This has been the year for major fiction from the Netherlands: memorable books from Marcel Möring, Helga Ruebsamen, and Tessa de Loo—and now this brilliant first novel, a compact epic of the consequences of European colonization of Africa, written by a Dutch Renaissance man who’s also a well-known actor and opera singer.
Based on the true story of two African princes, cousins who are uprooted from their Gold Coast Ashanti village and sent to Amsterdam in 1837 to be educated, it’s a potent dramatization of culture shock, ethnic injustice, and exploitation—revealed by a narrator who only gradually realizes how much has been taken from him. He’s the eponymous Kwasi, who writes the story of his life in 1900 while residing on a coffee plantation in Java, following the last of several token appointments granted him by the Dutch government. Kwasi recalls experiences shared with his cousin Kwame, as beneficiaries of a regime eager to retain its rights to a thriving slave trade. Kwasi consents to “blend in,” unlike his troubled cousin, whose determination to “stand out” widens the ever-increasing gap between them. The one “assimilates” perfectly to European culture; the other enters the Dutch colonial army, finally returning to Africa, unable—as he had long feared—to live among his people any longer. Japin crystallizes these conflicts in several stunning scenes: episodes at a boarding school, and later at the Dutch court, where the cousins are alternately welcomed and abused; a painful public speech given by Kwasi, in which he loftily criticizes “the religion, customs, and thinking of my forebears”; a long exchange of letters after the cousins are separated for the last time; and particularly a moment of blinding clarity when Kwasi, examining a daguerreotype of himself, sees both “a white man with a black shadow, and a dark man with a white aura . . . [and regretfully concludes that] I have been both these men.”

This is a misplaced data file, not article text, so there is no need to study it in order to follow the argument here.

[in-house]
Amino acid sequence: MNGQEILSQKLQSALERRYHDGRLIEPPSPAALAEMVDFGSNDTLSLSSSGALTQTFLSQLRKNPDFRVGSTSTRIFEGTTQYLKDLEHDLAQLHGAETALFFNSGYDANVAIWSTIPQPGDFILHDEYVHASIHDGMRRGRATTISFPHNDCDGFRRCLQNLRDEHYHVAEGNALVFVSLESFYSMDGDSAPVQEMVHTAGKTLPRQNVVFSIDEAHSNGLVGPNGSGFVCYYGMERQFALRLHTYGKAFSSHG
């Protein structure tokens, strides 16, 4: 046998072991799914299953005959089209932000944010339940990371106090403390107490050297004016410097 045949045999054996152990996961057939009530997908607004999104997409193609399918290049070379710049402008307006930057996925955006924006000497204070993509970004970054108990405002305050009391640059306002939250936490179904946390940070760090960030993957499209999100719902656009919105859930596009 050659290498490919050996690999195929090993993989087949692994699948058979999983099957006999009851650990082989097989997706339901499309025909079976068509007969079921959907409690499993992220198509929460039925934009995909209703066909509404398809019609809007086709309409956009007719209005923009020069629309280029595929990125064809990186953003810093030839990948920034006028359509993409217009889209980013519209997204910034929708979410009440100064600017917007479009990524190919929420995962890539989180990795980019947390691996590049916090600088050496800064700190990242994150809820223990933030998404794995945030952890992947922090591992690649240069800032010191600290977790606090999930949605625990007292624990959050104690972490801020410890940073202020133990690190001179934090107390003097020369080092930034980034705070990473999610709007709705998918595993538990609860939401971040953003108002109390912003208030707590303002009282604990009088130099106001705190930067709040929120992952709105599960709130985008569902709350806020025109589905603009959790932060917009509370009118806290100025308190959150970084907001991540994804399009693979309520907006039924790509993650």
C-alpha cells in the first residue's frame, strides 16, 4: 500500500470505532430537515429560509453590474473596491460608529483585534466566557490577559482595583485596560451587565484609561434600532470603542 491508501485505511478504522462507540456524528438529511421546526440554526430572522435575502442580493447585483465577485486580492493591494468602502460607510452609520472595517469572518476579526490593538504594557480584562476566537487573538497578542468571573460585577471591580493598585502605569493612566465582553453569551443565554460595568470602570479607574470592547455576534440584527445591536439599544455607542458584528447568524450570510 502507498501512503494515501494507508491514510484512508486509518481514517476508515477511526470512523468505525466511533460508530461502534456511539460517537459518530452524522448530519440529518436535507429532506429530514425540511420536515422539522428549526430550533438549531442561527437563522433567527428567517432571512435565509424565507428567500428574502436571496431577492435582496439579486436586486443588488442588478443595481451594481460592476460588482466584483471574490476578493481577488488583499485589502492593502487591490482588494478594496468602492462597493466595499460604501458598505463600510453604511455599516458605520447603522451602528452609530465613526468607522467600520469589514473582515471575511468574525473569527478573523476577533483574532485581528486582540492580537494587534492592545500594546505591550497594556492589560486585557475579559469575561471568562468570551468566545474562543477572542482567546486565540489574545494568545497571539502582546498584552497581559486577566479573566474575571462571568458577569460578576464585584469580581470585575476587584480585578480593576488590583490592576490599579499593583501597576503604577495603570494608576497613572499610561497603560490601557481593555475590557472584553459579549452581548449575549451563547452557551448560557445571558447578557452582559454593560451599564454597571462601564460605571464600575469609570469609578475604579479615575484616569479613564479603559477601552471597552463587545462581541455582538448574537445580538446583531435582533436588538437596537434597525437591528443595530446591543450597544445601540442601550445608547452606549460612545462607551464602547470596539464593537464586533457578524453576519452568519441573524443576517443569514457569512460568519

As artful and moving an analysis of the tragedy of colonialism as we have seen in many years.